Even though there are tens of thousands of employment websites, with millions of visitors each week to single sites like CareerBuilder or Monster.com, most people still get their jobs through personal connections. The kind of freewheeling matchup of talented people with opportunities (endeavors) that IBM Global Innovation Outlook 2.0 envisioned isn’t here yet. There’s a good reason: Online accreditation is still difficult and limited. We still feel a lot safer bringing people we know — or that our colleagues know — into jobs that matter.
- Who is this person, anyway? A resume simply doesn’t tell us who a person is. Even with online engines looking for keywords and restructuring entries, vocabulary differ, things are left out and a sense of the values, true interests and accomplishments always requires a lot of digging. Social networks, podcasts and other tools can help us put together a picture that approaches meeting the person, but assembling such a dossier is still time-consuming and hit-and-miss. Additionally, it can be distorted by older entries, selective priorities and errors. The person we google isn’t (yet) the real person.
- How do I know they are who they say they are? Identity theft and deception (including resume padding) are also problems for employers and potential partners. Combinations of biometrics, passwords and reputation management systems can help here. Like security, it is levels and redundancy that improve the odds of validating identities effectively.
- What are their qualifications? Degrees and certificates are the baseline documents of qualification in our world, so it is notable that colleges and universities are still very concerned about giving people credit for courses attended, tests taken and papers written by virtual students. Who really did the work? One step against a major problem here is the use of services like turnitin.com, which can detect plagiarism.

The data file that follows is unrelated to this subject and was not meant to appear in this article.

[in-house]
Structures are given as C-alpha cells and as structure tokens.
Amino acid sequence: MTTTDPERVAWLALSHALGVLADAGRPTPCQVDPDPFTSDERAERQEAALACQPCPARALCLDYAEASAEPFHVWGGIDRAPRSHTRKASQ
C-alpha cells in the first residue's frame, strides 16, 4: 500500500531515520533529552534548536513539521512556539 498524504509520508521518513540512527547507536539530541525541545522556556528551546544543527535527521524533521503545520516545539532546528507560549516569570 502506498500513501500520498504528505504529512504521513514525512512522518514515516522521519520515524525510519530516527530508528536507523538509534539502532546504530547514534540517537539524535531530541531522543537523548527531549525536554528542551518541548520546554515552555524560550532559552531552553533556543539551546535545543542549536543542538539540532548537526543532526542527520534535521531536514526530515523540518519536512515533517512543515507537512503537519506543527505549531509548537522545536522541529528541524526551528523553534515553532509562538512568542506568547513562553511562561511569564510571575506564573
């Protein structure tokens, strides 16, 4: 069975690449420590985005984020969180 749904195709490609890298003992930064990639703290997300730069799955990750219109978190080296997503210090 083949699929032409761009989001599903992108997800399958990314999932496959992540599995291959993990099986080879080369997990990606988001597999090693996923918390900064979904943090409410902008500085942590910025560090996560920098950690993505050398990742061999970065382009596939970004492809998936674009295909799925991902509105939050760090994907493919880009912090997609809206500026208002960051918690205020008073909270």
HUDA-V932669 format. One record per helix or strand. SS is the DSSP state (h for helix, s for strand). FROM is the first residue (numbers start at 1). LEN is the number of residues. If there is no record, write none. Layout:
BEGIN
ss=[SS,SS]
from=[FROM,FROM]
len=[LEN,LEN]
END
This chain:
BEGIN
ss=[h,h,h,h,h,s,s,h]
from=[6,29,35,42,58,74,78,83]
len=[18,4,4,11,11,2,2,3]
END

- What are the standards? A flaw in both reputation management systems and diplomas is that these depend upon what individuals or boards value — which might not be rigorous enough or up-to-date enough for an employers purposes. Complicating this is a growth in the industry of diploma mills, where anyone who pays can get a degree and the gaming of feedback systems (such as that used by eBay). With something as simple as book reviews on Amazon.com open to manipulation by authors and their friends, how much more difficult is the rating of a talented person?
- What is the character of this person? Can I trust this person? Do they pay attention to deadlines and commitments? Do they stand behind their work? Will they reveal my secrets? This may be the most difficult obstacle to matching talents with opportunities in a connected world. And it has legal implications since a misstep can lead to lawsuits for discrimination, libel or slander. Voluntary solutions that are tied to codes of behavior may be helpful here.
There are other concerns. People don’t like to fill out forms and they are even less likely to keep them current. More and more experience comes in small bits as assignments become fragmented, but methods for documenting and evaluating these experiences is not well developed. And there is not a good mechanism for deciding if the sum of these experience or more or less than the sum of its parts.
With all these dimensions, there is still evidence that accreditation problems can be solved and opportunities for matching talent with endeavors will grow. Perhaps the best place to look for models is the matchmaking sites. The stakes for finding a lover or a partner probably are higher for most people than anything involving work. If eHarmony.com alone — which uses psychological testing — can lead to an average of over 230 marriages per day, there may be lessons for accreditation.